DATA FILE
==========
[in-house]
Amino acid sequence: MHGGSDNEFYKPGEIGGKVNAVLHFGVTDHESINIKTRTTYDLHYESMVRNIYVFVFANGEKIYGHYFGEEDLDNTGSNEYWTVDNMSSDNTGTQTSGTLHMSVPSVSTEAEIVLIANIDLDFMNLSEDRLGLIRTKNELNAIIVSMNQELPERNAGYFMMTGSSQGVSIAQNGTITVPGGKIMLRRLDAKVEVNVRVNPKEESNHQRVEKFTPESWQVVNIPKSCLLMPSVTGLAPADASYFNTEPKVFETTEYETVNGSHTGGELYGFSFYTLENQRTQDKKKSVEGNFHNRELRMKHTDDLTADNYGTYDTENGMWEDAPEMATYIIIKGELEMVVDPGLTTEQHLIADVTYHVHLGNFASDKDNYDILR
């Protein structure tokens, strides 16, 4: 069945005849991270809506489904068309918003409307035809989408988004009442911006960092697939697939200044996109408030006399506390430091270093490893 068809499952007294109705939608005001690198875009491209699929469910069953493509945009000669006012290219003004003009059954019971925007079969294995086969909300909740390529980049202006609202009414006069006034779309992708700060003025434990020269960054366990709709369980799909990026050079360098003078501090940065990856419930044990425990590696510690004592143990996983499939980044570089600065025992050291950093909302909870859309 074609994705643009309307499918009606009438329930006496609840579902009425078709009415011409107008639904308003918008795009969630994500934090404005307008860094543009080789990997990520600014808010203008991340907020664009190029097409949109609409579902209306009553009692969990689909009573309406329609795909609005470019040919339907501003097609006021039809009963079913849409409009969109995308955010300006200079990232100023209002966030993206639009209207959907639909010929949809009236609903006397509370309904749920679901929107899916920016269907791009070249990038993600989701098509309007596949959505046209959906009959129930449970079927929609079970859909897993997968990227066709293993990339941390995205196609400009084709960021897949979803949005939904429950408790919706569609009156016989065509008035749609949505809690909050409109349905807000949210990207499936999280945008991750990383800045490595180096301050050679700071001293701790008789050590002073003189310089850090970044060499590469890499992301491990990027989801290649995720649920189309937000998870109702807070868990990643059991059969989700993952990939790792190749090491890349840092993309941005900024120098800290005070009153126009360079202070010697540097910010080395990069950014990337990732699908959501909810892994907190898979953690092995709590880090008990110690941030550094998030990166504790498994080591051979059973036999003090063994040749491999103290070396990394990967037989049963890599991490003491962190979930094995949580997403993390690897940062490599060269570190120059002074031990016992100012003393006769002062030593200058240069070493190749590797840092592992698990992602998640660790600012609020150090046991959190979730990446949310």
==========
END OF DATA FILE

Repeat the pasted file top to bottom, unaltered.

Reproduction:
[in-house]
Amino acid sequence: MHGGSDNEFYKPGEIGGKVNAVLHFGVTDHESINIKTRTTYDLHYESMVRNIYVFVFANGEKIYGHYFGEEDLDNTGSNEYWTVDNMSSDNTGTQTSGTLHMSVPSVSTEAEIVLIANIDLDFMNLSEDRLGLIRTKNELNAIIVSMNQELPERNAGYFMMTGSSQGVSIAQNGTITVPGGKIMLRRLDAKVEVNVRVNPKEESNHQRVEKFTPESWQVVNIPKSCLLMPSVTGLAPADASYFNTEPKVFETTEYETVNGSHTGGELYGFSFYTLENQRTQDKKKSVEGNFHNRELRMKHTDDLTADNYGTYDTENGMWEDAPEMATYIIIKGELEMVVDPGLTTEQHLIADVTYHVHLGNFASDKDNYDILR
């Protein structure tokens, strides 16, 4: 069945005849991270809506489904068309918003409307035809989408988004009442911006960092697939697939200044996109408030006399506390430091270093490893 068809499952007294109705939608005001690198875009491209699929469910069953493509945009000669006012290219003004003009059954019971925007079969294995086969909300909740390529980049202006609202009414006069006034779309992708700060003025434990020269960054366990709709369980799909990026050079360098003078501090940065990856419930044990425990590696510690004592143990996983499939980044570089600065025992050291950093909302909870859309 074609994705643009309307499918009606009438329930006496609840579902009425078709009415011409107008639904308003918008795009969630994500934090404005307008860094543009080789990997990520600014808010203008991340907020664009190029097409949109609409579902209306009553009692969990689909009573309406329609795909609005470019040919339907501003097609006021039809009963079913849409409009969109995308955010300006200079990232100023209002966030993206639009209207959907639909010929949809009236609903006397509370309904749920679901929107899916920016269907791009070249990038993600989701098509309007596949959505046209959906009959129930449970079927929609079970859909897993997968990227066709293993990339941390995205196609400009084709960021897949979803949005939904429950408790919706569609009156016989065509008035749609949505809690909050409109349905807000949210990207499936999280945008991750990383800045490595180096301050050679700071001293701790008789050590002073003189310089850090970044060499590469890499992301491990990027989801290649995720649920189309937000998870109702807070868990990643059991059969989700993952990939790792190749090491890349840092993309941005900024120098800290005070009153126009360079202070010697540097910010080395990069950014990337990732699908959501909810892994907190898979953690092995709590880090008990110690941030550094998030990166504790498994080591051979059973036999003090063994040749491999103290070396990394990967037989049963890599991490003491962190979930094995949580997403993390690897940062490599060269570190120059002074031990016992100012003393006769002062030593200058240069070493190749590797840092592992698990992602998640660790600012609020150090046991959190979730990446949310």